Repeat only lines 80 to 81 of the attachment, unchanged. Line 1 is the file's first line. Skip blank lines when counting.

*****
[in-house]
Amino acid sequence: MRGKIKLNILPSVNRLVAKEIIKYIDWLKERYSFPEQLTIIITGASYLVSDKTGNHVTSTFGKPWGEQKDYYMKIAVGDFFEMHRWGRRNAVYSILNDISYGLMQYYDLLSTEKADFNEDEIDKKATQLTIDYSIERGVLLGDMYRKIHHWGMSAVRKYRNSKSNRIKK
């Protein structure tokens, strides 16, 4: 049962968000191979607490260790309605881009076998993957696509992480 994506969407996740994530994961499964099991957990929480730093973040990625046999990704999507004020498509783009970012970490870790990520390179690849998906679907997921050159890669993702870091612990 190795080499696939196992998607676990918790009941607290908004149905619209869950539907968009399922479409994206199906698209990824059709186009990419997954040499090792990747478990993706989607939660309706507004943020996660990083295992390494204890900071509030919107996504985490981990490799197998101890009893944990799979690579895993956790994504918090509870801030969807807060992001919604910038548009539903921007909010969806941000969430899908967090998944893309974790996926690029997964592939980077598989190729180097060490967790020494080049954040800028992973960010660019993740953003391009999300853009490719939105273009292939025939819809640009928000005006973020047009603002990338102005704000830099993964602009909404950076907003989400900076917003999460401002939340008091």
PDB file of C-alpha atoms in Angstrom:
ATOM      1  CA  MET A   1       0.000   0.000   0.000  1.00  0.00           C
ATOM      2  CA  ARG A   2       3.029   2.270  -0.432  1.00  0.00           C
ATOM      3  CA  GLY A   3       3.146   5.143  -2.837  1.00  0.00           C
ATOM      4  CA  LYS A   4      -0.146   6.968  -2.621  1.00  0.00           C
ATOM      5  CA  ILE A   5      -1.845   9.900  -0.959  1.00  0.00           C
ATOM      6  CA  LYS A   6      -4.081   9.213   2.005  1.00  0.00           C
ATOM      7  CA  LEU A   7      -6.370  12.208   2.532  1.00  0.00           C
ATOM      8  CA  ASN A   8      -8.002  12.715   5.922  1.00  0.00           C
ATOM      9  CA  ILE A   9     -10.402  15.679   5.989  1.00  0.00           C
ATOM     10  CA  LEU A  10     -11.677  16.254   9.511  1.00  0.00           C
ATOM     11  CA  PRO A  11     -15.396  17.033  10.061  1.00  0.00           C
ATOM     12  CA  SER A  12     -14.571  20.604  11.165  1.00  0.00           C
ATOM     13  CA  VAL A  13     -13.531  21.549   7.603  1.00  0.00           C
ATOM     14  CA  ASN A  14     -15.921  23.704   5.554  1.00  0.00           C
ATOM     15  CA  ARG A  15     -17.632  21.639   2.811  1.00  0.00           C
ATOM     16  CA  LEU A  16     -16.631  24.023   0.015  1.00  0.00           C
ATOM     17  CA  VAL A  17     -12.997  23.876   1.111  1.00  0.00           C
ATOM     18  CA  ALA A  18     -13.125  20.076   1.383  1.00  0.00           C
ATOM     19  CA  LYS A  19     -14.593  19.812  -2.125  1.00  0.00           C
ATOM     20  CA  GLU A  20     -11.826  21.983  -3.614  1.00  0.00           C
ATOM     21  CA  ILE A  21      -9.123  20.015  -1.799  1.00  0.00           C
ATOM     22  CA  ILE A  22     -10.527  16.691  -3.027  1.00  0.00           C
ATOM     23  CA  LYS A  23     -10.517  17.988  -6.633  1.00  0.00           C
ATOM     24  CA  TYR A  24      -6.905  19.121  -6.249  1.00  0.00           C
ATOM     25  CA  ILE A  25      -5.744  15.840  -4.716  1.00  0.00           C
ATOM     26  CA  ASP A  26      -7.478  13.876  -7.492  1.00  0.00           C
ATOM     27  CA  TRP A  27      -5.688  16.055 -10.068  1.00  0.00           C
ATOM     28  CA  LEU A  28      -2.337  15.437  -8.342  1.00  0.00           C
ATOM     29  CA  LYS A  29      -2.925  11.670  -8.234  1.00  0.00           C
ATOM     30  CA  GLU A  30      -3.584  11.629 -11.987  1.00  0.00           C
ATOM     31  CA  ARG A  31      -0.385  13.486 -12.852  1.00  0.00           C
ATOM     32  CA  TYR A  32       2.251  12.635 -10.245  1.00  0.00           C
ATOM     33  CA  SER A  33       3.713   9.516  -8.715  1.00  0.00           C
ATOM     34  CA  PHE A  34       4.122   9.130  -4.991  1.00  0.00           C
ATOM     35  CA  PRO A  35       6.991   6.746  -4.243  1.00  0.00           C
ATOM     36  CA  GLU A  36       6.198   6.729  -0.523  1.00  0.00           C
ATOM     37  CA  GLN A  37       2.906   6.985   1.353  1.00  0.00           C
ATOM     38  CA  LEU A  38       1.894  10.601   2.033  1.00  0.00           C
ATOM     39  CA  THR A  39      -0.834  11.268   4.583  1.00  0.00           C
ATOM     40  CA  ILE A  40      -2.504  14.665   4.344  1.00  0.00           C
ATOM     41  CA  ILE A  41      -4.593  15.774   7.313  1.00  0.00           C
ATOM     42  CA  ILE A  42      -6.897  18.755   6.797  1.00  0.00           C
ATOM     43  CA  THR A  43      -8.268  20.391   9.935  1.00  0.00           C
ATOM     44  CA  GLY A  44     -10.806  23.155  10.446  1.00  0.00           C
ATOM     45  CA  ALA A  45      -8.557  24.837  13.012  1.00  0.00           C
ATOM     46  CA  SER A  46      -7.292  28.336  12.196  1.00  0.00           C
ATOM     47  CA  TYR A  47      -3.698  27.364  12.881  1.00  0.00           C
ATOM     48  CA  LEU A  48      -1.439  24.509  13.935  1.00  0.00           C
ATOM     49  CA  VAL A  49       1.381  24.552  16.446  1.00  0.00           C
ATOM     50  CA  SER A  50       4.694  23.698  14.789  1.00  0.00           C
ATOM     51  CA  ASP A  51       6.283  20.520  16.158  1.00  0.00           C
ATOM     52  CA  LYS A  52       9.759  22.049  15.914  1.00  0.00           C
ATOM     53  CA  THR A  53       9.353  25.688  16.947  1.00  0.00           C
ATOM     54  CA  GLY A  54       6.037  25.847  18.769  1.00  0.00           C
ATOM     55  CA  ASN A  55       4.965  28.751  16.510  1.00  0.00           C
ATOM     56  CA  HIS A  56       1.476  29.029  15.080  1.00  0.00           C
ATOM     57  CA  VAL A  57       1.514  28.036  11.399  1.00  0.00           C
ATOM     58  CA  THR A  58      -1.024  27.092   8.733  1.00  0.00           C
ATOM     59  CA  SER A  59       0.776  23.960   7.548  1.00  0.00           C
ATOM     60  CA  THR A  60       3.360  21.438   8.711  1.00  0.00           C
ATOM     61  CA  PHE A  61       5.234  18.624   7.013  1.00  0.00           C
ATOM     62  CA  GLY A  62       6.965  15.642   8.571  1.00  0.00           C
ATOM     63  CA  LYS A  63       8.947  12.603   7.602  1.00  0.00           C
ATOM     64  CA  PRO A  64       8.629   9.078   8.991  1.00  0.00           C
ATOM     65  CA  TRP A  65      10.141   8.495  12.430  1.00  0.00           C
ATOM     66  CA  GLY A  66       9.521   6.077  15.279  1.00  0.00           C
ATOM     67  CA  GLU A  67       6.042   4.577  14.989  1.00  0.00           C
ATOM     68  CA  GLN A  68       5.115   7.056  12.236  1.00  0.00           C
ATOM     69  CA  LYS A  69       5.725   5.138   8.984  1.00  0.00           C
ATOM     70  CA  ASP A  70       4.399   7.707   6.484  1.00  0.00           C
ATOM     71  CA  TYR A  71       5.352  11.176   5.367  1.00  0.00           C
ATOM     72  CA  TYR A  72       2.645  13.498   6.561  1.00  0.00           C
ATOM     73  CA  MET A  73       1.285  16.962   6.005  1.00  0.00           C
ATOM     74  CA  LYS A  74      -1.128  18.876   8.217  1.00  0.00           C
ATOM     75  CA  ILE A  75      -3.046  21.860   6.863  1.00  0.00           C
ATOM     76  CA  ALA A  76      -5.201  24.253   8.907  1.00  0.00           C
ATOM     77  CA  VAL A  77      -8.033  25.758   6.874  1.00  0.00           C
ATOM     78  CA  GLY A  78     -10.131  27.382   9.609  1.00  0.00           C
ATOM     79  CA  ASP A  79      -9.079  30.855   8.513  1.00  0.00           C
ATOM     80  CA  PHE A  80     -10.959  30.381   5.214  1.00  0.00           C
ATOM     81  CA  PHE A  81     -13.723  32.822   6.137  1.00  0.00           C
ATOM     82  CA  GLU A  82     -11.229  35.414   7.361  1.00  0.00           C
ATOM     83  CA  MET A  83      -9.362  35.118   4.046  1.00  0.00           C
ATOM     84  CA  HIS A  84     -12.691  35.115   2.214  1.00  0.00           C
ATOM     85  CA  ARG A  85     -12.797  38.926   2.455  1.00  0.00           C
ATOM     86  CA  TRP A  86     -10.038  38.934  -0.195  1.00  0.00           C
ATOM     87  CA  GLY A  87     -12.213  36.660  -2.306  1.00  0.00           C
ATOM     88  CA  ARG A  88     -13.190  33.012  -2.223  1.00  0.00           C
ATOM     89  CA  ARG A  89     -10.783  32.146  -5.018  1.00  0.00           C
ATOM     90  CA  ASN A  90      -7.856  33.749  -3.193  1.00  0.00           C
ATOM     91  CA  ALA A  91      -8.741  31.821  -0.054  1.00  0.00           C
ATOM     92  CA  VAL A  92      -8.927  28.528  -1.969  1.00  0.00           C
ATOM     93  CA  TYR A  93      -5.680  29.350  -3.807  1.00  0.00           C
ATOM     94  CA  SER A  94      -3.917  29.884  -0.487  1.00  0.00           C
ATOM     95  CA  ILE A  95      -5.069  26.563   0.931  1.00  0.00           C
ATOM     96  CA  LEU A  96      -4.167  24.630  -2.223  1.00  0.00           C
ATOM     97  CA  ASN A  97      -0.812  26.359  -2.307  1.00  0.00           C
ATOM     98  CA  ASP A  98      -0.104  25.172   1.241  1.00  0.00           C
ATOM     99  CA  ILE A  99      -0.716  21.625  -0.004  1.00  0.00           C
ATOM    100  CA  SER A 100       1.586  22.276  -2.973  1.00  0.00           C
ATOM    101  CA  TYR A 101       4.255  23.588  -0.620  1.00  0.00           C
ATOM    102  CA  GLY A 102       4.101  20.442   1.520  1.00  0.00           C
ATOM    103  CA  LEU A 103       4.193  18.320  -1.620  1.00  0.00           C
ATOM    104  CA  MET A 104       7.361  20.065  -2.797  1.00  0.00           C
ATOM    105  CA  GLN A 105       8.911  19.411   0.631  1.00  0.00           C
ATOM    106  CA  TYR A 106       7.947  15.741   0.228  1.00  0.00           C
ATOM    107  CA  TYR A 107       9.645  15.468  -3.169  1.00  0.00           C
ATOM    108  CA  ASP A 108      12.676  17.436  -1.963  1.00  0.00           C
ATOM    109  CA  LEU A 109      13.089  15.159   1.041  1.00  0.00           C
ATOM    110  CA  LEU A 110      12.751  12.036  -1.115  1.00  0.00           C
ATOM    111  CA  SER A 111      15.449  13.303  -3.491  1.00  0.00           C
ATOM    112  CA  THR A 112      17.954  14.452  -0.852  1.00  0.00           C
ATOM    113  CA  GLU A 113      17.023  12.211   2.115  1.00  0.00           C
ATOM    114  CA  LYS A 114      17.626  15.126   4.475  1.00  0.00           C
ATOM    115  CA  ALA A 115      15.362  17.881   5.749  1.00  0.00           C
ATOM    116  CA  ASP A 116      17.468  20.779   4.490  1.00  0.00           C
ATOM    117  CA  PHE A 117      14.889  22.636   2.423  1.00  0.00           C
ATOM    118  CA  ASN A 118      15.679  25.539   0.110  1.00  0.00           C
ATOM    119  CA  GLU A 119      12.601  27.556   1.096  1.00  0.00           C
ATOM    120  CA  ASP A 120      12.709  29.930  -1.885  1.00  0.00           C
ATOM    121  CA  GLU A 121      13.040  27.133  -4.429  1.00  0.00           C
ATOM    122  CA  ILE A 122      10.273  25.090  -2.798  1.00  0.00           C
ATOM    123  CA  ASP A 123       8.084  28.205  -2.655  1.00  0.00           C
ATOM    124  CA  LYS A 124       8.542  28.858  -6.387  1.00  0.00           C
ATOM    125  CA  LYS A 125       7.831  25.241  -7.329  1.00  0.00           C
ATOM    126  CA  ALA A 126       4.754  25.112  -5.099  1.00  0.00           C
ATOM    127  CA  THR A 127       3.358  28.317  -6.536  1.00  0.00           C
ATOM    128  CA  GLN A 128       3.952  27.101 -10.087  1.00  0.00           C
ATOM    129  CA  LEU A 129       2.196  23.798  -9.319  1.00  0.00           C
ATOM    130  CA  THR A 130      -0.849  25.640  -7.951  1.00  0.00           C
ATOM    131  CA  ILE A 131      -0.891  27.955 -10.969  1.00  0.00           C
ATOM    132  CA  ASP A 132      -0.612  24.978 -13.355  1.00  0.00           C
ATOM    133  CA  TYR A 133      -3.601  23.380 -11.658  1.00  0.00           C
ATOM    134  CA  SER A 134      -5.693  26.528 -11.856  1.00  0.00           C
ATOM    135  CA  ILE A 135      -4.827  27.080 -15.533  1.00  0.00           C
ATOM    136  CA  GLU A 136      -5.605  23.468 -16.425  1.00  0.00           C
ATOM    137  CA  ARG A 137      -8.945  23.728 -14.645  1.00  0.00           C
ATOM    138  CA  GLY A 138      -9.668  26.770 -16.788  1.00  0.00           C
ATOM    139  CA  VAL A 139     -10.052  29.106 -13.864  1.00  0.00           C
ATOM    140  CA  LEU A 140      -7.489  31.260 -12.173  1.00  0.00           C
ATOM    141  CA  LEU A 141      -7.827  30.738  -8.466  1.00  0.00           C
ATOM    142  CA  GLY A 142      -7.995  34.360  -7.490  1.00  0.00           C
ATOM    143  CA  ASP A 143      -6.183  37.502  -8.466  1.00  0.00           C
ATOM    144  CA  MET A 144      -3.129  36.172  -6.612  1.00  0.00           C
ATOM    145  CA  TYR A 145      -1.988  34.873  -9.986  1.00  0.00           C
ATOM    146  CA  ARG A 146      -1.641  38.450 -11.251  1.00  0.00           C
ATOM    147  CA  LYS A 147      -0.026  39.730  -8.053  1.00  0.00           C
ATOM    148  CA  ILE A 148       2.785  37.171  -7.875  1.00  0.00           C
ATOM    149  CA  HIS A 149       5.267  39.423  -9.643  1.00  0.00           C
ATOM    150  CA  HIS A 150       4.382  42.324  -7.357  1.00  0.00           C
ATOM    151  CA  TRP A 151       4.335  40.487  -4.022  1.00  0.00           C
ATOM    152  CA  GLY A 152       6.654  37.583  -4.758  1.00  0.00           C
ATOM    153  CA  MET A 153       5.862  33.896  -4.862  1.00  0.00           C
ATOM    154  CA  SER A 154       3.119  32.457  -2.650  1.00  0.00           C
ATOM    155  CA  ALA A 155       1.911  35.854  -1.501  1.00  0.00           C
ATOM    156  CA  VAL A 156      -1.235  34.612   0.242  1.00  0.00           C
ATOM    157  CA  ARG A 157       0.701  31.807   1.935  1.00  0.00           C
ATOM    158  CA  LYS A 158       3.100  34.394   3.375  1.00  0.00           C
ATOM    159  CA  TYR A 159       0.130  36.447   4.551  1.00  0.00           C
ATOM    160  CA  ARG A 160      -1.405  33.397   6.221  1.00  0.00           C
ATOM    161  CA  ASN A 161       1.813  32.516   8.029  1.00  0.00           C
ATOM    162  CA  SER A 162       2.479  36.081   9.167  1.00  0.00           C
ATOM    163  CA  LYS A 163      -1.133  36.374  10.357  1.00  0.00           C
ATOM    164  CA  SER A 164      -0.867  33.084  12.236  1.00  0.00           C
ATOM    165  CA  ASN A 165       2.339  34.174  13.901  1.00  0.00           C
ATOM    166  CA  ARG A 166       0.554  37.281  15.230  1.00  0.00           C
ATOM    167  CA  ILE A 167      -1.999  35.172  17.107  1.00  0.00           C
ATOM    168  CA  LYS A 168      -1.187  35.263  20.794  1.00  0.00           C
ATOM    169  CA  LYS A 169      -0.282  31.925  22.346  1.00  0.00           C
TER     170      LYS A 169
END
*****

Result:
ATOM     76  CA  ALA A  76      -5.201  24.253   8.907  1.00  0.00           C
ATOM     77  CA  VAL A  77      -8.033  25.758   6.874  1.00  0.00           C